Book #19--Hooligan by Douglas Thayer. Um, this was another male book (although not so phallic). I really didn't get it. I read Thayer's Under the Cottonwoods and other stories a few years back and appreciated it. But his memoirs, not so much. Maybe it's because I'm the mommy of little baby boy, but I found a lot of the stories horrifying. I can't believe Thayer and his friends would trick other boys into climbing into underground tunnels and then try to collapse the tunnel on top of them. I can't believe they killed SO MANY birds, rabbits, and other small animals all the time. I can't believe those boys gathered piles and piles of cardboard to build cities out of and then set them on fire for fun. However, the most horrifying story to me was that if they were mad at someone they would tie the boy to the tree, light a fire at his feet, and then pee on it so the tied-up one would have to smell the horrible fumes and get splattered by hot urine. ICK! Where were their mothers?!? (At home ironing and washing dishes and scrubbing floors and working to make ends meet during the Depression . . . all right, fine, I won't blame it on their mothers.) All I can say is, if these are a boy's natural inclinations I can see why the Boy Scout Program is a must.
Book #20--Angel of the Danube by Alan Rex Mitchell. This might actually be my favorite Mormon book to date. Barry Monroe, the protagonist, had such a distinct narrative voice and the way he interacted with LDS theology was so on track with how I experience it that I felt like I had (sort of, since Barry is a guy and a missionary) found myself. Funny thing about it: it turns into a romance novel at the end. Normally I hate romance, but it caught me so off guard I found myself rooting for the characters and really hoping they'd end up together. If a book can make me do that, it must be doing something right! I'd recommend you all go out and buy it right now except that it's out of print! So, hey, go ILL it!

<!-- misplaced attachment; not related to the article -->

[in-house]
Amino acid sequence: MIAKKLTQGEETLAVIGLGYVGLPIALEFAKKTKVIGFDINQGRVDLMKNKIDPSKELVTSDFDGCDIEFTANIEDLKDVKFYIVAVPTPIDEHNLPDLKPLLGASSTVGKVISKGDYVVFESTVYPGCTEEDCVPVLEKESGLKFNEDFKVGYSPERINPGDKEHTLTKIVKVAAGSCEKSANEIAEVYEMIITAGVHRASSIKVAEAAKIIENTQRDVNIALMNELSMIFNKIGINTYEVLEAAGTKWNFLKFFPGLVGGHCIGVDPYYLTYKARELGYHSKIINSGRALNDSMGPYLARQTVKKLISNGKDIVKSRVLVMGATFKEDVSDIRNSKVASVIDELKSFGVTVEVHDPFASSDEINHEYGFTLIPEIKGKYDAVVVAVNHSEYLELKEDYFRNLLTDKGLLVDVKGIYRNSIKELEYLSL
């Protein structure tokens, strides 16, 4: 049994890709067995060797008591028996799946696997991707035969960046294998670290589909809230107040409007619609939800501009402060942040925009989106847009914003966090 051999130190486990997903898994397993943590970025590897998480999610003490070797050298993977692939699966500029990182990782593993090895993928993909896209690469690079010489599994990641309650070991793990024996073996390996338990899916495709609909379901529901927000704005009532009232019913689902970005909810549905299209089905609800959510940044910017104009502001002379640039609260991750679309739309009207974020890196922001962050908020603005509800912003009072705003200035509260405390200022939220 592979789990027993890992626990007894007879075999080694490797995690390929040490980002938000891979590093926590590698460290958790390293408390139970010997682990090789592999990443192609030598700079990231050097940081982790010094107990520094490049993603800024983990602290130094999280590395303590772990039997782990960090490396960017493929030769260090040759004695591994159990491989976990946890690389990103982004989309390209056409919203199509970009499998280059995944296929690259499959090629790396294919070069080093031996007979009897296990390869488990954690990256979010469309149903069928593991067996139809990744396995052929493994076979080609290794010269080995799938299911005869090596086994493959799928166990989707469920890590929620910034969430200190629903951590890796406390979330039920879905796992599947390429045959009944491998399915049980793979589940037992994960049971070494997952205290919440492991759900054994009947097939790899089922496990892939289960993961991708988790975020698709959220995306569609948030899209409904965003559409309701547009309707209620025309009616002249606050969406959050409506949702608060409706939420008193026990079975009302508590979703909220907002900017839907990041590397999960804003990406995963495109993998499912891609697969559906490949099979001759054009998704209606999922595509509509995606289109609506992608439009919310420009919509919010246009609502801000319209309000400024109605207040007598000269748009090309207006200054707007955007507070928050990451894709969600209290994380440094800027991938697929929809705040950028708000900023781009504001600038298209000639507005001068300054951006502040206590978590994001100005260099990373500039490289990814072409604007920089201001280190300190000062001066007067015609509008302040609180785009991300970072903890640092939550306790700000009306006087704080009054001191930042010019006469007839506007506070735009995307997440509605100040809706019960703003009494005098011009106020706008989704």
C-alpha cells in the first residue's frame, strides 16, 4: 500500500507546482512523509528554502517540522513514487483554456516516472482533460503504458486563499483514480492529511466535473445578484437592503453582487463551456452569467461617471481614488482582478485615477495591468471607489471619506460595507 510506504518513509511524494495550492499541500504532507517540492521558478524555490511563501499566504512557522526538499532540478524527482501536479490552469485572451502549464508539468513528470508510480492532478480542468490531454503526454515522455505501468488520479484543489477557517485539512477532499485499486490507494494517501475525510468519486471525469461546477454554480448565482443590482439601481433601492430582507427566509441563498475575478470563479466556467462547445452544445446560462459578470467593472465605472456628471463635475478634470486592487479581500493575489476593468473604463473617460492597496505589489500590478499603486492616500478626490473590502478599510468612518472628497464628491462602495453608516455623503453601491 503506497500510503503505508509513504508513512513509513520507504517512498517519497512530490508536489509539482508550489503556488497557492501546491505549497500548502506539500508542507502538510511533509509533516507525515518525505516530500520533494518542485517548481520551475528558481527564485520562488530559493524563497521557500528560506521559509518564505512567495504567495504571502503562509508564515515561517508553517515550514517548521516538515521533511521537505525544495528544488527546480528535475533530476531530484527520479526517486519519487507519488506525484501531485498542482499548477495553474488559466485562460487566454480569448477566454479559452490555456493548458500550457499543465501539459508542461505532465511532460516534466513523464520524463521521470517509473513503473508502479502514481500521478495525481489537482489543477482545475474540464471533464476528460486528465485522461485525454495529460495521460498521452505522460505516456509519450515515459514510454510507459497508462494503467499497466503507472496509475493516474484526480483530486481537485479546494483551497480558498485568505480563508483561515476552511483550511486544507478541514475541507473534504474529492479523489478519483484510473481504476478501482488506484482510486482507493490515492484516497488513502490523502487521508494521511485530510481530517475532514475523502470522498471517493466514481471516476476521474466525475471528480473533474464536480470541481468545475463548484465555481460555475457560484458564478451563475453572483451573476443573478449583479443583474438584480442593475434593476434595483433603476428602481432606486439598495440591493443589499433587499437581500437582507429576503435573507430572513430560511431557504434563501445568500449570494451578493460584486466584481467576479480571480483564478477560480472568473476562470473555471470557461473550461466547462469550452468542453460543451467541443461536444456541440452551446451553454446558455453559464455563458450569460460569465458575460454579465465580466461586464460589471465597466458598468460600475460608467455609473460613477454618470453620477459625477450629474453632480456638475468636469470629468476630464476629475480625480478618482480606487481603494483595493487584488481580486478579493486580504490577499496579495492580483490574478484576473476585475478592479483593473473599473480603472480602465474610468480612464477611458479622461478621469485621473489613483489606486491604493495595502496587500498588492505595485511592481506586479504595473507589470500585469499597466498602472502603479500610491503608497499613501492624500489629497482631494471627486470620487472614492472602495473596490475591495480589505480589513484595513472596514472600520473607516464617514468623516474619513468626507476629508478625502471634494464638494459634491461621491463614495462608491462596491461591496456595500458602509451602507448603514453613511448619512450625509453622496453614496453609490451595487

Book #21--Salvador by Margaret Blair Young. I wasn't such a fan of this one, but then I read this review and came to appreciate it a little more. I guess I'm just not sure of the why behind this book. The book revolves around a young woman, named Julie, who is waiting for her divorce to be finalized and ends up traveling to El Salvador with her parents. In that idyllic setting Julie discovers which parts of her faith are misplaced and which parts are not. Maybe my problem with it is that it never got to the heart of our religion (and by extension, our culture), which is our relationship with our Savior. Plenty of the characters claimed revelation and witnesses from the Holy Ghost, but it seemed like they were all doing it as spiritual manipulation for their own gain. And Julie never had a spiritual "aha moment." She had an intellectual and emotional one, but she never reconciles herself to God. Which I'm actually okay with. I know that life and our spirituality aren't an after-school special with clear endings. Spirituality is a messy journey. I just needed the author to comment on the mess of it all. To paraphrase Simon from American Idol (forgive me, but he used an apt metaphor) this book was like ordering a hamburger and only getting the bun and condiments.
So, if you are still reading this incredibly long post, please comment and let me know what LDS books you like and what you think of any of the ones I've mentioned!